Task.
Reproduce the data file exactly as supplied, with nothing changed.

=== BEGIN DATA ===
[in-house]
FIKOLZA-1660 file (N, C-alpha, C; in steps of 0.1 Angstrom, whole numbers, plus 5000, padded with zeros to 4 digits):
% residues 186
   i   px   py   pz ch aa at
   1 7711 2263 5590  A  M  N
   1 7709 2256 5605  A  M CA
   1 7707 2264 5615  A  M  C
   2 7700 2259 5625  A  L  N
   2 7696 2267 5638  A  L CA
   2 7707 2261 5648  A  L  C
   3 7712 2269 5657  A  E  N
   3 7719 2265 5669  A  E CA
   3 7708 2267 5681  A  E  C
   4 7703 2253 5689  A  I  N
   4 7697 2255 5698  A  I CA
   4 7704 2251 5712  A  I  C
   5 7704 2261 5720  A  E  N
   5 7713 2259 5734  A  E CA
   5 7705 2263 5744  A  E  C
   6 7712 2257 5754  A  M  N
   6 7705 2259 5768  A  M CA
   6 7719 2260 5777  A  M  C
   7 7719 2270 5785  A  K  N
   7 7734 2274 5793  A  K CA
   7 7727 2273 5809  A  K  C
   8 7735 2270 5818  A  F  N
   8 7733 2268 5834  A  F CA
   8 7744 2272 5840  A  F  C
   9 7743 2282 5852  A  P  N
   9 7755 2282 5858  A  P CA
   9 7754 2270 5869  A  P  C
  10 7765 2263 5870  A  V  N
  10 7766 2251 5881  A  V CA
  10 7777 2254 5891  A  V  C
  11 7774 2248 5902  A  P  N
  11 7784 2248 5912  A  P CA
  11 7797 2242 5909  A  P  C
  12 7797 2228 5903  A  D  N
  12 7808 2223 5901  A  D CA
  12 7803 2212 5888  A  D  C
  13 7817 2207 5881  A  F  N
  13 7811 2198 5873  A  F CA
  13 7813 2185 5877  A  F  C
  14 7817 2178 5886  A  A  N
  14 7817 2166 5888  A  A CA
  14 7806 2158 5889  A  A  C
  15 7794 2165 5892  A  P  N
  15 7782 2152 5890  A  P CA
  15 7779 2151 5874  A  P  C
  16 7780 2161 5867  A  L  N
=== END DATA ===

[in-house]
FIKOLZA-1660 file (N, C-alpha, C; in steps of 0.1 Angstrom, whole numbers, plus 5000, padded with zeros to 4 digits):
% residues 186
   i   px   py   pz ch aa at
   1 7711 2263 5590  A  M  N
   1 7709 2256 5605  A  M CA
   1 7707 2264 5615  A  M  C
   2 7700 2259 5625  A  L  N
   2 7696 2267 5638  A  L CA
   2 7707 2261 5648  A  L  C
   3 7712 2269 5657  A  E  N
   3 7719 2265 5669  A  E CA
   3 7708 2267 5681  A  E  C
   4 7703 2253 5689  A  I  N
   4 7697 2255 5698  A  I CA
   4 7704 2251 5712  A  I  C
   5 7704 2261 5720  A  E  N
   5 7713 2259 5734  A  E CA
   5 7705 2263 5744  A  E  C
   6 7712 2257 5754  A  M  N
   6 7705 2259 5768  A  M CA
   6 7719 2260 5777  A  M  C
   7 7719 2270 5785  A  K  N
   7 7734 2274 5793  A  K CA
   7 7727 2273 5809  A  K  C
   8 7735 2270 5818  A  F  N
   8 7733 2268 5834  A  F CA
   8 7744 2272 5840  A  F  C
   9 7743 2282 5852  A  P  N
   9 7755 2282 5858  A  P CA
   9 7754 2270 5869  A  P  C
  10 7765 2263 5870  A  V  N
  10 7766 2251 5881  A  V CA
  10 7777 2254 5891  A  V  C
  11 7774 2248 5902  A  P  N
  11 7784 2248 5912  A  P CA
  11 7797 2242 5909  A  P  C
  12 7797 2228 5903  A  D  N
  12 7808 2223 5901  A  D CA
  12 7803 2212 5888  A  D  C
  13 7817 2207 5881  A  F  N
  13 7811 2198 5873  A  F CA
  13 7813 2185 5877  A  F  C
  14 7817 2178 5886  A  A  N
  14 7817 2166 5888  A  A CA
  14 7806 2158 5889  A  A  C
  15 7794 2165 5892  A  P  N
  15 7782 2152 5890  A  P CA
  15 7779 2151 5874  A  P  C
  16 7780 2161 5867  A  L  N